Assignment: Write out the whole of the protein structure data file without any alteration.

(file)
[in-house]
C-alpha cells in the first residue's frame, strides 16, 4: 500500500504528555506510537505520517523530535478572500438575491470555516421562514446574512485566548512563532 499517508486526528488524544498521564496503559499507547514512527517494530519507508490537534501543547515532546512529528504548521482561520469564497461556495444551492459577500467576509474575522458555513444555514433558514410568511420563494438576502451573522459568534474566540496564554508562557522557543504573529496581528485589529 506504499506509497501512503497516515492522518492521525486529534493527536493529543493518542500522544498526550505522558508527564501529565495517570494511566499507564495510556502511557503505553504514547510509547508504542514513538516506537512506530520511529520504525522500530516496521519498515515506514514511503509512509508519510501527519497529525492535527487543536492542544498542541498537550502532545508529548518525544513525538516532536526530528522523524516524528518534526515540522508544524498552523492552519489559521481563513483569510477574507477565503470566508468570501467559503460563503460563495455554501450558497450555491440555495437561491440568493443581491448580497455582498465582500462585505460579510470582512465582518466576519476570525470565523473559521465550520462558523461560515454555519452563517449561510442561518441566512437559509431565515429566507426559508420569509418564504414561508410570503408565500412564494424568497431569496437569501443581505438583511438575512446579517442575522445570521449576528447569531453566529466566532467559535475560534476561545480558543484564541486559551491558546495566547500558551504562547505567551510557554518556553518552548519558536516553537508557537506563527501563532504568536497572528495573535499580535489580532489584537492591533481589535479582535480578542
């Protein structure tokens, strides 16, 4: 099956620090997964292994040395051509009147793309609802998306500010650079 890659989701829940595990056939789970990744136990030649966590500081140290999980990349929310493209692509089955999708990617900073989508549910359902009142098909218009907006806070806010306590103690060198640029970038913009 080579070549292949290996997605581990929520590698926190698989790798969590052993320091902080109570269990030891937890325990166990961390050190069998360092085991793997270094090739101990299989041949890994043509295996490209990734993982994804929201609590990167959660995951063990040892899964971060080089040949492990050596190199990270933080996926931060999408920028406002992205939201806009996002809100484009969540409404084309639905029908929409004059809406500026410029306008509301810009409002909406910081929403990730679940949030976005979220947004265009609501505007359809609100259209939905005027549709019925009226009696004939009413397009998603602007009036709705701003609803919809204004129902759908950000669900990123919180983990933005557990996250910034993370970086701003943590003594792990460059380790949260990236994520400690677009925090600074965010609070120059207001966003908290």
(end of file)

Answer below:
[in-house]
C-alpha cells in the first residue's frame, strides 16, 4: 500500500504528555506510537505520517523530535478572500438575491470555516421562514446574512485566548512563532 499517508486526528488524544498521564496503559499507547514512527517494530519507508490537534501543547515532546512529528504548521482561520469564497461556495444551492459577500467576509474575522458555513444555514433558514410568511420563494438576502451573522459568534474566540496564554508562557522557543504573529496581528485589529 506504499506509497501512503497516515492522518492521525486529534493527536493529543493518542500522544498526550505522558508527564501529565495517570494511566499507564495510556502511557503505553504514547510509547508504542514513538516506537512506530520511529520504525522500530516496521519498515515506514514511503509512509508519510501527519497529525492535527487543536492542544498542541498537550502532545508529548518525544513525538516532536526530528522523524516524528518534526515540522508544524498552523492552519489559521481563513483569510477574507477565503470566508468570501467559503460563503460563495455554501450558497450555491440555495437561491440568493443581491448580497455582498465582500462585505460579510470582512465582518466576519476570525470565523473559521465550520462558523461560515454555519452563517449561510442561518441566512437559509431565515429566507426559508420569509418564504414561508410570503408565500412564494424568497431569496437569501443581505438583511438575512446579517442575522445570521449576528447569531453566529466566532467559535475560534476561545480558543484564541486559551491558546495566547500558551504562547505567551510557554518556553518552548519558536516553537508557537506563527501563532504568536497572528495573535499580535489580532489584537492591533481589535479582535480578542
């Protein structure tokens, strides 16, 4: 099956620090997964292994040395051509009147793309609802998306500010650079 890659989701829940595990056939789970990744136990030649966590500081140290999980990349929310493209692509089955999708990617900073989508549910359902009142098909218009907006806070806010306590103690060198640029970038913009 080579070549292949290996997605581990929520590698926190698989790798969590052993320091902080109570269990030891937890325990166990961390050190069998360092085991793997270094090739101990299989041949890994043509295996490209990734993982994804929201609590990167959660995951063990040892899964971060080089040949492990050596190199990270933080996926931060999408920028406002992205939201806009996002809100484009969540409404084309639905029908929409004059809406500026410029306008509301810009409002909406910081929403990730679940949030976005979220947004265009609501505007359809609100259209939905005027549709019925009226009696004939009413397009998603602007009036709705701003609803919809204004129902759908950000669900990123919180983990933005557990996250910034993370970086701003943590003594792990460059380790949260990236994520400690677009925090600074965010609070120059207001966003908290």